woman taking an aspirin
Sean Cate
Sean Cate
July 1, 2024 ·  2 min read

Many Older Adults Are Taking Daily Aspirin When They Shouldn’t Be, Experts Say

Many older adults in the United States continue to take daily aspirin in hopes of reducing cardiovascular disease risk, despite updated guidelines advising against it for most people. This practice, while once widely recommended, now comes with significant risks and is advised only for certain high-risk patients.1

Cardiovascular Benefits and Risks of Aspirin

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Aspirin is known for its blood-thinning properties, which help prevent blood clots that can cause heart attacks and strokes. However, because it thins the blood, it also increases the risk of excessive bleeding. This dual effect has led to a reevaluation of its use for primary prevention in individuals without a history of cardiovascular events.

Updated Medical Guidelines

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In 2019, the American College of Cardiology and the American Heart Association updated their guidelines to recommend that aspirin should be used infrequently for the primary prevention of atherosclerotic cardiovascular disease. The US Preventive Services Task Force (USPSTF) followed with similar recommendations in 2022, advising against starting low-dose daily aspirin for adults 60 or older without cardiovascular disease.2

Prevalence of Daily Aspirin Use

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Despite these recommendations, a study published in the Annals of Internal Medicine in 2021 found that nearly a third of adults aged 60 or older without cardiovascular disease were still using aspirin daily. Another survey by the University of Michigan found that about one in four adults aged 50 to 80 reported taking aspirin regularly, highlighting the persistence of outdated practices.

Challenges in Changing Aspirin Use Habits

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Changing long-established medical practices can be challenging. Daily aspirin usage was widely promoted in the 1990s for preventing first heart attacks and strokes, a recommendation that has since evolved with new research and the advent of other preventive medications like statin.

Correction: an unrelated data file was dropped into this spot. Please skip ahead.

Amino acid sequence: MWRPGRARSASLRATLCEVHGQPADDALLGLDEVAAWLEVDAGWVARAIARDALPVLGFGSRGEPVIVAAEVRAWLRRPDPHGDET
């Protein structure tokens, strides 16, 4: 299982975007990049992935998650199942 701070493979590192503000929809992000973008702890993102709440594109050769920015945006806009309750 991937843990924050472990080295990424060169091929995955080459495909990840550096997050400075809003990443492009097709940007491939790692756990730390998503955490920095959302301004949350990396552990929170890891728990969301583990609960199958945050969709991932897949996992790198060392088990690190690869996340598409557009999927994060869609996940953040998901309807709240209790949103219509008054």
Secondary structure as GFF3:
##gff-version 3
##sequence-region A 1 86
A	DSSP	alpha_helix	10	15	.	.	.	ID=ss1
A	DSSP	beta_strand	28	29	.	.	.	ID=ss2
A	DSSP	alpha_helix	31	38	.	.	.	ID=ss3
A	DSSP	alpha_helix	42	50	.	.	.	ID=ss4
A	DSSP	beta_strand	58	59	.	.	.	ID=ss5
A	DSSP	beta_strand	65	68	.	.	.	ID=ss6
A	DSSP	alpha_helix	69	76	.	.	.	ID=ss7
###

Read More: Harvard nutritionist shares No. 1 vitamin for brain health

Importance of Personalized Medical Advice

Hospice nurse or professional caregiver using stethoscope on Caucasian man in bed for diagnosing lung cancer and heart rate at pension retirement center for home care rehabilitation and post treatment
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Experts stress the importance of personalized medical advice. While aspirin is beneficial for secondary prevention in patients with a history of heart attacks or strokes, it may not be suitable for primary prevention due to the risks of bleeding. Patients should consult their healthcare providers to weigh the benefits and risks based on their individual health profiles.

Recommendations for Older Adults

elderly woman
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For older adults, the current guidance is to avoid starting aspirin for primary prevention without consulting a doctor. Those already on daily aspirin therapy should discuss with their healthcare provider whether to continue, especially considering their age and overall health. Lifestyle changes such as quitting smoking, maintaining a healthy weight, eating a balanced diet, and managing blood pressure and cholesterol levels are also crucial for cardiovascular health.


Aspirin pills, a brand of popular medication, the first and best-known product of Bayer, German multinational pharmaceutical company headquartered in Leverkusen
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The shift in recommendations regarding daily aspirin use underscores the evolving nature of medical guidelines based on new research. Older adults should be informed about the potential risks and consult their healthcare providers before starting or continuing daily aspirin therapy. This personalized approach ensures that the benefits outweigh the risks for each individual, promoting safer and more effective cardiovascular health management.

Read More: Daily Low-dose aspirin linked to bleeding in the skull, report says


  1. Many older adults are still taking daily aspirin, even though some shouldn’t be, experts say.” CNN.  Jacqueline Howard. June 25, 2024.
  2. Daily aspirin therapy: Understand the benefits and risks.” Mayo Clinic